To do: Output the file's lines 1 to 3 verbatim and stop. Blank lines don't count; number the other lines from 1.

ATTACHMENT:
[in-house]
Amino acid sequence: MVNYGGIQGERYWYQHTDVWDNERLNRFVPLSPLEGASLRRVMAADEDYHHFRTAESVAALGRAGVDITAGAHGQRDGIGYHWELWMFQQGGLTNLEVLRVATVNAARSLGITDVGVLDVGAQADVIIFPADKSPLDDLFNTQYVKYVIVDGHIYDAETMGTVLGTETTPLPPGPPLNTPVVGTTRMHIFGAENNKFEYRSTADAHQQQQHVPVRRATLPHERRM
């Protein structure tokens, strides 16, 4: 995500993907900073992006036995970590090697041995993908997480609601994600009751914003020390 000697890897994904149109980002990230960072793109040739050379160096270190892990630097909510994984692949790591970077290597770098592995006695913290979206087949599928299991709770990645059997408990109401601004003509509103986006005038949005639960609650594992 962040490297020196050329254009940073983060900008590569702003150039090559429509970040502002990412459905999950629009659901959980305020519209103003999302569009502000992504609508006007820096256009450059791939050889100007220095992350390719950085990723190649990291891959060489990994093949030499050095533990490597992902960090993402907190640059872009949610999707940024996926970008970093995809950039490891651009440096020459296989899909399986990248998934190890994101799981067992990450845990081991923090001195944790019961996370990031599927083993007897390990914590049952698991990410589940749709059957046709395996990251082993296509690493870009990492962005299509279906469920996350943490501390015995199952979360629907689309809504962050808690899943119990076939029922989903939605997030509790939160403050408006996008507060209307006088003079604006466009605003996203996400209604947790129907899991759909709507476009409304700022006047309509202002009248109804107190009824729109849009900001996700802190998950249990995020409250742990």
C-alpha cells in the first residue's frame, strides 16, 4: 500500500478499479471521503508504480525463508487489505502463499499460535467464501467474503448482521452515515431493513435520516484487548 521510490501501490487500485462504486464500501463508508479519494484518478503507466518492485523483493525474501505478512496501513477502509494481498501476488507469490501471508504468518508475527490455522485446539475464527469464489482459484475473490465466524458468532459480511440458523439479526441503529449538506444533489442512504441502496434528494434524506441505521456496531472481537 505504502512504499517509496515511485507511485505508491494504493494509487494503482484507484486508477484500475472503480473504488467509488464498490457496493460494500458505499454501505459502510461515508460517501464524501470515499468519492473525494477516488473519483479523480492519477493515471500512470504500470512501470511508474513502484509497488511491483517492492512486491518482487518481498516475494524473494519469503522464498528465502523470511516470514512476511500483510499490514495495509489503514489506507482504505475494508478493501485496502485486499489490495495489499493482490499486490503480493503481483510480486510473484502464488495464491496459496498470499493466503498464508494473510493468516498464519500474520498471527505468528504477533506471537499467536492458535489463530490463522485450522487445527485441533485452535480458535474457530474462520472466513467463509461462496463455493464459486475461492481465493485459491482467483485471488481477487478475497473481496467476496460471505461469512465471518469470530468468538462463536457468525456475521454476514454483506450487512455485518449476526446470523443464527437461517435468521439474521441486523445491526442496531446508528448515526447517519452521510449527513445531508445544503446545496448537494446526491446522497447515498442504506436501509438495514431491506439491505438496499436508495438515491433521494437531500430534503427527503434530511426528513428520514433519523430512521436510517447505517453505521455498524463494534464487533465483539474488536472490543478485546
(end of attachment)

[in-house]
Amino acid sequence: MVNYGGIQGERYWYQHTDVWDNERLNRFVPLSPLEGASLRRVMAADEDYHHFRTAESVAALGRAGVDITAGAHGQRDGIGYHWELWMFQQGGLTNLEVLRVATVNAARSLGITDVGVLDVGAQADVIIFPADKSPLDDLFNTQYVKYVIVDGHIYDAETMGTVLGTETTPLPPGPPLNTPVVGTTRMHIFGAENNKFEYRSTADAHQQQQHVPVRRATLPHERRM
């Protein structure tokens, strides 16, 4: 995500993907900073992006036995970590090697041995993908997480609601994600009751914003020390 000697890897994904149109980002990230960072793109040739050379160096270190892990630097909510994984692949790591970077290597770098592995006695913290979206087949599928299991709770990645059997408990109401601004003509509103986006005038949005639960609650594992 962040490297020196050329254009940073983060900008590569702003150039090559429509970040502002990412459905999950629009659901959980305020519209103003999302569009502000992504609508006007820096256009450059791939050889100007220095992350390719950085990723190649990291891959060489990994093949030499050095533990490597992902960090993402907190640059872009949610999707940024996926970008970093995809950039490891651009440096020459296989899909399986990248998934190890994101799981067992990450845990081991923090001195944790019961996370990031599927083993007897390990914590049952698991990410589940749709059957046709395996990251082993296509690493870009990492962005299509279906469920996350943490501390015995199952979360629907689309809504962050808690899943119990076939029922989903939605997030509790939160403050408006996008507060209307006088003079604006466009605003996203996400209604947790129907899991759909709507476009409304700022006047309509202002009248109804107190009824729109849009900001996700802190998950249990995020409250742990």